Recent comments in /f/Media

ratratratrat OP wrote (edited )

image description: poster naming 9 soldiers involved in the bloody sunday and ballymurphy massacres who murdered civilians fighting against british colonialism, Terry Hood, David James Cleary, Alan Cook, K. Gallop, (unknown first name) Lee, John S MacPhie, Andrew Robb Welsh, (unknown first name) Blakely, and Ian McKay


kano moderator wrote

Reply to by cyb3rd4ndy

General questions around our access to information and entertainment.

Above is a quote from the sidebar

How is this relevant to this forum?


cyb3rd4ndy OP wrote (edited )

I'm not sure how you're relating the part of living a hunger-gatherer lifestyle to any of this, but anyway...

Biological Sex

anti-Woke folk: There are two biological sexes, Male and Female.

Contemporary human biology: There are more than two sexes. There are the standard Male and Female sexes which refers to XX and XY chromosomes; however, there are also more categories. For more info, here is an article found with a quick google search -


anti-Woke folk: There are two genders, Man and Woman. Those two genders correspond with biological sex, Male and Female.

Contemporary gender studies: Gender is constructed socially and changes depending on time, place, and group of people considered. By socially, that means gender requires more than two people. Gender is constructed by society thinking about itself collectively and forming ideal roles to be fulfilled. Usually, the notions of "masculine" and "feminine" are used to describe gender roles. Both "masculine" and "feminine" are notions composed of various descriptions of character traits, attitudes, aesthetic preferences, and social functions ...among other things. Aggression usually plays a role in descriptions of "masculine," while nurturing plays a role in descriptions of "feminine". Gender in some cultures are more-or-less of a mix of masculine and feminine than in other cultures. Some cultures have only two genders, while others have more. At the end of the day, we can't predict very accurately any of the character traits, attitudes, aesthetic preferences, or social functions someone will wind up with based on their biological sex.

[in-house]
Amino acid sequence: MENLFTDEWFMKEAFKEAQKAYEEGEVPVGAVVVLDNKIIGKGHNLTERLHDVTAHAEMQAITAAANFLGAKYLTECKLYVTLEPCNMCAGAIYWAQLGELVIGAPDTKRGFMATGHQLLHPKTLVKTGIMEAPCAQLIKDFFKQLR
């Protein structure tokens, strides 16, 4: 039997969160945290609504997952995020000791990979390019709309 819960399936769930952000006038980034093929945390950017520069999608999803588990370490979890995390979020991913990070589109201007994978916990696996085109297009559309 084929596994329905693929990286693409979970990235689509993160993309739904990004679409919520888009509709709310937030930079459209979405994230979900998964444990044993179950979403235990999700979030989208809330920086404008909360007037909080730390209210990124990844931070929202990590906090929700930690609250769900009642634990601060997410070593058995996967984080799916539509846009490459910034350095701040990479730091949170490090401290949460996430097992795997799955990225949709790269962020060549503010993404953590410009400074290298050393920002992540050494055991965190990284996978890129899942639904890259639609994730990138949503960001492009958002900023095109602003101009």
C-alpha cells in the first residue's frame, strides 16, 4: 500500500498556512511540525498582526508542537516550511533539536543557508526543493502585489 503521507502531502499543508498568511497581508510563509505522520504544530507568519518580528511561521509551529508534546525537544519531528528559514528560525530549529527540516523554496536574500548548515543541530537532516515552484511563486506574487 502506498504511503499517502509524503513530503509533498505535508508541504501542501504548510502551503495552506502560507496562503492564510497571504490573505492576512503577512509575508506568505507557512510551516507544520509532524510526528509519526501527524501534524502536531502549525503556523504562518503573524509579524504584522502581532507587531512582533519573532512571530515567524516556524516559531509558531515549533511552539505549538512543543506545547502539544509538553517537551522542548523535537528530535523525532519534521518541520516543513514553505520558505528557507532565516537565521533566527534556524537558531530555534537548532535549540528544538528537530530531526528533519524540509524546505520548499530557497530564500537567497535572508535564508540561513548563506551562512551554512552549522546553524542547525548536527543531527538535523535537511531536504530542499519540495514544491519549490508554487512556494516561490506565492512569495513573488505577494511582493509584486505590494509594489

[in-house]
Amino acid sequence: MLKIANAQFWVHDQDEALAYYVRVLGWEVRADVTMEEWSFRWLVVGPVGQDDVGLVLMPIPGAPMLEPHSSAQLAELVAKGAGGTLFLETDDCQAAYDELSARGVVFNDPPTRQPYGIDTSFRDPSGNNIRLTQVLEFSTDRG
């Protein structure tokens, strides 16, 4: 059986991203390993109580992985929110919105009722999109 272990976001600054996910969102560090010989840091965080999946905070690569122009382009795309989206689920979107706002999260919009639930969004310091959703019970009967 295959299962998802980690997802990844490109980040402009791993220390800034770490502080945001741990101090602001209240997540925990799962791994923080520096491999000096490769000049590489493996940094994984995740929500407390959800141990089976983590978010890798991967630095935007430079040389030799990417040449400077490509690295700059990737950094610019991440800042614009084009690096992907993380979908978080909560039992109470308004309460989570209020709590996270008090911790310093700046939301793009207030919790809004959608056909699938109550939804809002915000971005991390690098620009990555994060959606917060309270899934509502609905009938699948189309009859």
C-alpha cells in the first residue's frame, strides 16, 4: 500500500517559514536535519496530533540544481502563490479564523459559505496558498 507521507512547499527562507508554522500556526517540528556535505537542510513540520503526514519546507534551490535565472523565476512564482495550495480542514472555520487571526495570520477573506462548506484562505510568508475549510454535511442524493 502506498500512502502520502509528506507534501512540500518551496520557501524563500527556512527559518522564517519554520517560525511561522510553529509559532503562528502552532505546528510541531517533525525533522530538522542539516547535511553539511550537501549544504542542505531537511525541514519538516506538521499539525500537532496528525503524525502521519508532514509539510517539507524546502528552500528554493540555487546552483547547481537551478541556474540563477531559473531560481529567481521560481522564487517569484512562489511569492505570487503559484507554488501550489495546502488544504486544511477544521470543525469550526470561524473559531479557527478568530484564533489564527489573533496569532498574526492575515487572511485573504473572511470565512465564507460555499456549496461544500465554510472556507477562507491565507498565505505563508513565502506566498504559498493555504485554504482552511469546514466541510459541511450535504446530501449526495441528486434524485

I'm not going to give examples for how contemporary social science is more complex than what "anti-woke folks" tend to think for other issues, like race and ethnicity, nationality, homelessness, crime, etc.


ArmyOfOne wrote (edited )

So what do you mean by more complex models? Or how are they so important to adopt?

I'm living by a rather simple, illegalist "hunter-gatherer" model within industrial society. If I had a better choice I'd be living out of literal hunting-gathering full year, but I just don't want deers and ducks to suffer and die because of my desire for better meat.


cyb3rd4ndy OP wrote (edited )

There are multiple jumbled thoughts in this, but I don’t think “woke people” failed or something. If you look at developments in social psychology, psychology of human sexuality, cultural studies, and other related fields over the past few decades there really are advances in how all sorts of stuff is modeled. And a lot of that agrees with what gets called “woke”. But that is all specialized knowledge. It develops for application in contexts that most people don’t find themselves in. So how is that specialized knowledge getting into popular discourse?

Here’s some options:

  1. That isn’t where that knowledge is coming from, it’s just coincidentally similar conclusions.

  2. Students

  3. Think Tanks and other politicians sifting through academic shit and looking for inflammatory material.

I think it’s a combo of 2 and 3. I think it’s 2 because I have seen and sometimes been 2, annoyingly loud enthusiast of new models. I think it is also 3 because the right wing has a history of doing that kind of thing, especially during red scares.

So it’s not like anyone is inventing a woke straw man out of thin air. But some fairly normal adolescent behavior, especially at colleges, is being used to scare people or make them feel like college elites are all judging them or their way of thinking that works for them is wrong. And it seems to me what primarily motivates this are policy proposals, not more general cultural clashes. I think there are definitely cultural clashes but they’re not focused so sharply on specific stuff the way that the woke/anti-woke discourse is focused on stuff.